A team can’t develop healthy team cohesion if its leadership isn’t cohesive. [Tweet That!]
Seems logical, yet somehow coaches believe they can still build a unified team despite distrust and other fractures among the staff.
Won’t happen. Can’t happen.
Patrick Lencioni’s The Advantage: Why Organizational Health Trumps Everything Else in Business reviews some of the key points of his other best seller, The Five Dysfunctions of a Team.
Namely, that the core issue on dysfunctional teams is a lack of trust.
That’s so obvious that you’d think leadership teams and coaching staffs would be pretty good at building trust. Yet, more than often, they aren’t.
In The Advantage, Lencioni says it may be because they have a misunderstanding of the kind of trust needed on teams:
Many people think of trust in a predictive sense; if you can come to know how a person will behave in a given situation, you can trust her….The kind of trust that is necessary to build a great team is what I call vulnerability-based trust. This is what happens when members get to a point where they are completely comfortable being transparent, honest and naked with one another, where they say and genuinely mean things like “I screwed up,” “I need help,” “Your idea is better than mine,” “I wish I could learn to do that as well as you do,” and even, “I’m sorry.” (p.27)
I cannot tell you the number of times I’ve watched vulnerability completely change a team dynamic. One person willing to “go there” gives everyone else permission to open up a little more.
Compassion and empathy develops, resulting in a stronger ability to trust.
I worked with a business team on which many of the individuals had worked together for a number of years. It seemed like they knew one another well and genuinely liked one another. I was a little nervous that my trust-building exercises might fall flat.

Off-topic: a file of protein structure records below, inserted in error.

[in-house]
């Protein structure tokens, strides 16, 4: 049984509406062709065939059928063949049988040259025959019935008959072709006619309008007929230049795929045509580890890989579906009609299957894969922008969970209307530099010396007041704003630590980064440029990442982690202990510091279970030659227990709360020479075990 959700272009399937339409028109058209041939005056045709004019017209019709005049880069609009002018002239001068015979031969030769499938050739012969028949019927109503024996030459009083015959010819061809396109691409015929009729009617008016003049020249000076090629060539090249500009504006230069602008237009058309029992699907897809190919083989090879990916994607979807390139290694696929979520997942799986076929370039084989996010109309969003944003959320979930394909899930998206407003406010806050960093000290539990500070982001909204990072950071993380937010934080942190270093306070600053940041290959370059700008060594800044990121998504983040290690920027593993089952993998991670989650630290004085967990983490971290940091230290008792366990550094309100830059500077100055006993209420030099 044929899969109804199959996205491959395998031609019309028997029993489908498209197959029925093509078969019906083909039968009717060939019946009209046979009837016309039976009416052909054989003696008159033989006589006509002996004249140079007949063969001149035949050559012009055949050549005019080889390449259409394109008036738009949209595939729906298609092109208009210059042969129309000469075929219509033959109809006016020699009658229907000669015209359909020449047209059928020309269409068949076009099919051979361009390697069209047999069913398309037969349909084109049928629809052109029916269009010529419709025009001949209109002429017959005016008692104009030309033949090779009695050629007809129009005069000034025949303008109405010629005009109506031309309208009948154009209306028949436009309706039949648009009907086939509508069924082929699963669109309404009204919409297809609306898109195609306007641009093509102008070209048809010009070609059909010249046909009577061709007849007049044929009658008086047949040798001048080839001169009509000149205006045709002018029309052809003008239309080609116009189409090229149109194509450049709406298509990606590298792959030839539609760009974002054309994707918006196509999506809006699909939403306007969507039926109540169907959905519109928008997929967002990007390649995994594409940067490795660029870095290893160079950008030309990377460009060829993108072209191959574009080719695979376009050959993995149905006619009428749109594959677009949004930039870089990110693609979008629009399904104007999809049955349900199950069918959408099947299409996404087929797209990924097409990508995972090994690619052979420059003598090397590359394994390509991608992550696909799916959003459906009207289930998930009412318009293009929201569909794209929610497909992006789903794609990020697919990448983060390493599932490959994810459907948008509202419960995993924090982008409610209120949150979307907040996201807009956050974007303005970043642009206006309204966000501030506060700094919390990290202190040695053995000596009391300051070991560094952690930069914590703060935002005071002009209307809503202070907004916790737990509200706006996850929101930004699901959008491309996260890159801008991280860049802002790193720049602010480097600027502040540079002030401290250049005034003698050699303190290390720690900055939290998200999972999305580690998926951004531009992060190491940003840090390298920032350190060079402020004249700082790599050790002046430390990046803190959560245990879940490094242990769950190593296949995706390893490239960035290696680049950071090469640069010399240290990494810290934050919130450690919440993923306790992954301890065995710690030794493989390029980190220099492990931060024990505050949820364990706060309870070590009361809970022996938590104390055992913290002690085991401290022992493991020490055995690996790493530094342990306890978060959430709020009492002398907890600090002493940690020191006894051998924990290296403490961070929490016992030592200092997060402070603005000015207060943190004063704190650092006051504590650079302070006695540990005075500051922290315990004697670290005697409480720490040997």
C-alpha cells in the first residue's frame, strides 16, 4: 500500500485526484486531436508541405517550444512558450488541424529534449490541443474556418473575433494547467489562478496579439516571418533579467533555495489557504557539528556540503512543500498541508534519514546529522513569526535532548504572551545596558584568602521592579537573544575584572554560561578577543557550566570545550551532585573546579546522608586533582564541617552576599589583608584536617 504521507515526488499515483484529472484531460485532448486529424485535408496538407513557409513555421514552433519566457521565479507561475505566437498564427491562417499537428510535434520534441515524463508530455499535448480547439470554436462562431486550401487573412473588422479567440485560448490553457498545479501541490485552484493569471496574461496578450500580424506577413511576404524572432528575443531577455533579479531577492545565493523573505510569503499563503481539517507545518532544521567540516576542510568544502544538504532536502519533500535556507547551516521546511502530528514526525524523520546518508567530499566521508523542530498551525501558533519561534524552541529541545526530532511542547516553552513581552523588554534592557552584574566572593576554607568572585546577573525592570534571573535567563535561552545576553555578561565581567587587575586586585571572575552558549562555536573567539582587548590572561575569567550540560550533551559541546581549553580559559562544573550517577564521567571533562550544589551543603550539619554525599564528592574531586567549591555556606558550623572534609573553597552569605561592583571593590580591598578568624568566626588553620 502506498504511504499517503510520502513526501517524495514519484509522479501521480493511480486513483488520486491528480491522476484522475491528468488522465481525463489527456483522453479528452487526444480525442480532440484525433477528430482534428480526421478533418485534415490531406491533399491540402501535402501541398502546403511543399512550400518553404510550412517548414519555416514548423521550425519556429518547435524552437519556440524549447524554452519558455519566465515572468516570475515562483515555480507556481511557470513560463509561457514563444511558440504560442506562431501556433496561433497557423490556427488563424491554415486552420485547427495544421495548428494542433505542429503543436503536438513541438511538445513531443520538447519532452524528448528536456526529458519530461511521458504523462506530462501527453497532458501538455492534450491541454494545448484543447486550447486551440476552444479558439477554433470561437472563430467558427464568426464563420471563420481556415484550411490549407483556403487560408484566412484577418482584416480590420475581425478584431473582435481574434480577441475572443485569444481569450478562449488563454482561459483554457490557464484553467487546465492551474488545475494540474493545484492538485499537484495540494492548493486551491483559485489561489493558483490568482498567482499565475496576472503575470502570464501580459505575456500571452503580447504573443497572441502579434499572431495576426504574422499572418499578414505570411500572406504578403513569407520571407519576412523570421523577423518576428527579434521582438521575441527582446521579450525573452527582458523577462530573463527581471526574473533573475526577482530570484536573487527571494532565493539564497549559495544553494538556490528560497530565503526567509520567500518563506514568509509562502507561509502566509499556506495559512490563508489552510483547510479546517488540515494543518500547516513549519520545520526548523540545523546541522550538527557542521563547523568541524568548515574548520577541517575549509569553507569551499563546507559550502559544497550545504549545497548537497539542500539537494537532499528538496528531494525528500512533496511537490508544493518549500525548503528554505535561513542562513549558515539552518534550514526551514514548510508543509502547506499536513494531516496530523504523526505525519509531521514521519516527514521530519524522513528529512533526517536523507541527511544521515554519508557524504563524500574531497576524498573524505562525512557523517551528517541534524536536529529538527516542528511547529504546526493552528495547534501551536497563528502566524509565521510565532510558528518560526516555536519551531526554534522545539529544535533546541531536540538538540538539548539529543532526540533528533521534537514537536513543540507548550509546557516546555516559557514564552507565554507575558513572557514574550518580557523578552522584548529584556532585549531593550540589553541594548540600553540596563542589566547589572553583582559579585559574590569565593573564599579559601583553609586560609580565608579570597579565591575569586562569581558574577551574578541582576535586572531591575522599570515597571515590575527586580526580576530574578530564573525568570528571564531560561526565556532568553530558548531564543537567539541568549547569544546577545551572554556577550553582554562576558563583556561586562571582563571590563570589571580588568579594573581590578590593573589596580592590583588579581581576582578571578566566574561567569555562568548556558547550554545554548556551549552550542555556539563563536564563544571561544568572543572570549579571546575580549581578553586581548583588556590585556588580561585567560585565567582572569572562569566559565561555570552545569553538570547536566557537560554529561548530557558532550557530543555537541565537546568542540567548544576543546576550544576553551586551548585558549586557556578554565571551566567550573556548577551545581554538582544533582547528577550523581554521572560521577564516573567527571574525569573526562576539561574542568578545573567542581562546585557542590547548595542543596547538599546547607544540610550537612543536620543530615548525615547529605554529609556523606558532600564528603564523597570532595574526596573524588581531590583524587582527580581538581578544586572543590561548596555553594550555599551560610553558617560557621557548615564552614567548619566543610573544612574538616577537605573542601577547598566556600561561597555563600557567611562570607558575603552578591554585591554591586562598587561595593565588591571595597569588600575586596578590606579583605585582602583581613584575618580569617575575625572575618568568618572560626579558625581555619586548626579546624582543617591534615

What happened blew my mind!
During one of the exercises an individual shared a hardship she was going through. Her co-workers had no idea—even someone who had gone through something similar.
Through tears deeper connections developed that took their team to a new level of trust.
One 15-20 minute exercise Lencioni uses can give your team the opportunity to develop that kind of vulnerability-based trust.
At your next coaching staff meeting, have each person share three things*:
- where they were born
- how many siblings they have and where they fall in the order of children
- the most interesting or difficult challenge they faced as a kid
This simple exercise helps individuals feel more comfortable being vulnerable in the group and develops a new level of understanding, admiration and respect.
Even if you are rolling your eyes right now, and think you know a lot about your staff team, give it a try. It never disappoints!
Then shoot me an email to let me know what happened.
*I recommend having the leader go first.
Change Your Coaching Staff Dynamic (in 20 minutes) appeared first on Life Beyond Sport.